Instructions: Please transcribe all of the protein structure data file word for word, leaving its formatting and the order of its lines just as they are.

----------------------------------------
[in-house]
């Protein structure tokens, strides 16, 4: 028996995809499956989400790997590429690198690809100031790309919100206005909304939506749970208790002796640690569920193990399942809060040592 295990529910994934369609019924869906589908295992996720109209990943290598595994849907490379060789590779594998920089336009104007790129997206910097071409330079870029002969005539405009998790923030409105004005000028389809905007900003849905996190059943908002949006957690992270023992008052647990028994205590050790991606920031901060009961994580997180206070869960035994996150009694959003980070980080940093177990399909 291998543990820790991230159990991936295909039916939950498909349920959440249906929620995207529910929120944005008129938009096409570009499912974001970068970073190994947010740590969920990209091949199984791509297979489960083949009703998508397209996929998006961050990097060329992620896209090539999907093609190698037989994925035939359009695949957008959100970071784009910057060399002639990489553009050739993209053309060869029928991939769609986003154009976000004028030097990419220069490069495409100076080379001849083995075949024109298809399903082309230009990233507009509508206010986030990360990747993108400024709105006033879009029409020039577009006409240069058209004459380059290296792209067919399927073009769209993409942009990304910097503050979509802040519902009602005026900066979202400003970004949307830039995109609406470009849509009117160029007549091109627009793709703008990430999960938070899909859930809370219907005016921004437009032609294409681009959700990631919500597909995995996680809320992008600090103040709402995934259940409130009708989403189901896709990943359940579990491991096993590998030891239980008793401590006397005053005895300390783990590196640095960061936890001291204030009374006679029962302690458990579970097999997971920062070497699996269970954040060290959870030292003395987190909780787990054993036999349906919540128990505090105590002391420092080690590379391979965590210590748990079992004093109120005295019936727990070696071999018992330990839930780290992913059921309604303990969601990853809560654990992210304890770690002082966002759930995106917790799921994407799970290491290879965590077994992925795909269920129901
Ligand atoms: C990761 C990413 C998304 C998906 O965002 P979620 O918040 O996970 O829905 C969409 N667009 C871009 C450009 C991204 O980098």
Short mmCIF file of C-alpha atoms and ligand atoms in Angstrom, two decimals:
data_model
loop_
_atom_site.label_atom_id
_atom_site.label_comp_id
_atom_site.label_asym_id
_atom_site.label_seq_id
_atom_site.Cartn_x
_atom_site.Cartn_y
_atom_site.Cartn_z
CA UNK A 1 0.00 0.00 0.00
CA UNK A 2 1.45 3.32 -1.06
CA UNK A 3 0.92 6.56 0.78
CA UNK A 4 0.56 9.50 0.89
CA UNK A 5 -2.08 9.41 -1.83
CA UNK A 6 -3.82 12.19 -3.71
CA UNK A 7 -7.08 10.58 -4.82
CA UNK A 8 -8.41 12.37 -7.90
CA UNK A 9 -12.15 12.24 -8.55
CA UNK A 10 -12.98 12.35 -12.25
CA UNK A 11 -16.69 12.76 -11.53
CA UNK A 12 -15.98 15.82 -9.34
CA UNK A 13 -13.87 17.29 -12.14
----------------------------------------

[in-house]
């Protein structure tokens, strides 16, 4: 028996995809499956989400790997590429690198690809100031790309919100206005909304939506749970208790002796640690569920193990399942809060040592 295990529910994934369609019924869906589908295992996720109209990943290598595994849907490379060789590779594998920089336009104007790129997206910097071409330079870029002969005539405009998790923030409105004005000028389809905007900003849905996190059943908002949006957690992270023992008052647990028994205590050790991606920031901060009961994580997180206070869960035994996150009694959003980070980080940093177990399909 291998543990820790991230159990991936295909039916939950498909349920959440249906929620995207529910929120944005008129938009096409570009499912974001970068970073190994947010740590969920990209091949199984791509297979489960083949009703998508397209996929998006961050990097060329992620896209090539999907093609190698037989994925035939359009695949957008959100970071784009910057060399002639990489553009050739993209053309060869029928991939769609986003154009976000004028030097990419220069490069495409100076080379001849083995075949024109298809399903082309230009990233507009509508206010986030990360990747993108400024709105006033879009029409020039577009006409240069058209004459380059290296792209067919399927073009769209993409942009990304910097503050979509802040519902009602005026900066979202400003970004949307830039995109609406470009849509009117160029007549091109627009793709703008990430999960938070899909859930809370219907005016921004437009032609294409681009959700990631919500597909995995996680809320992008600090103040709402995934259940409130009708989403189901896709990943359940579990491991096993590998030891239980008793401590006397005053005895300390783990590196640095960061936890001291204030009374006679029962302690458990579970097999997971920062070497699996269970954040060290959870030292003395987190909780787990054993036999349906919540128990505090105590002391420092080690590379391979965590210590748990079992004093109120005295019936727990070696071999018992330990839930780290992913059921309604303990969601990853809560654990992210304890770690002082966002759930995106917790799921994407799970290491290879965590077994992925795909269920129901
Ligand atoms: C990761 C990413 C998304 C998906 O965002 P979620 O918040 O996970 O829905 C969409 N667009 C871009 C450009 C991204 O980098």
Short mmCIF file of C-alpha atoms and ligand atoms in Angstrom, two decimals:
data_model
loop_
_atom_site.label_atom_id
_atom_site.label_comp_id
_atom_site.label_asym_id
_atom_site.label_seq_id
_atom_site.Cartn_x
_atom_site.Cartn_y
_atom_site.Cartn_z
CA UNK A 1 0.00 0.00 0.00
CA UNK A 2 1.45 3.32 -1.06
CA UNK A 3 0.92 6.56 0.78
CA UNK A 4 0.56 9.50 0.89
CA UNK A 5 -2.08 9.41 -1.83
CA UNK A 6 -3.82 12.19 -3.71
CA UNK A 7 -7.08 10.58 -4.82
CA UNK A 8 -8.41 12.37 -7.90
CA UNK A 9 -12.15 12.24 -8.55
CA UNK A 10 -12.98 12.35 -12.25
CA UNK A 11 -16.69 12.76 -11.53
CA UNK A 12 -15.98 15.82 -9.34
CA UNK A 13 -13.87 17.29 -12.14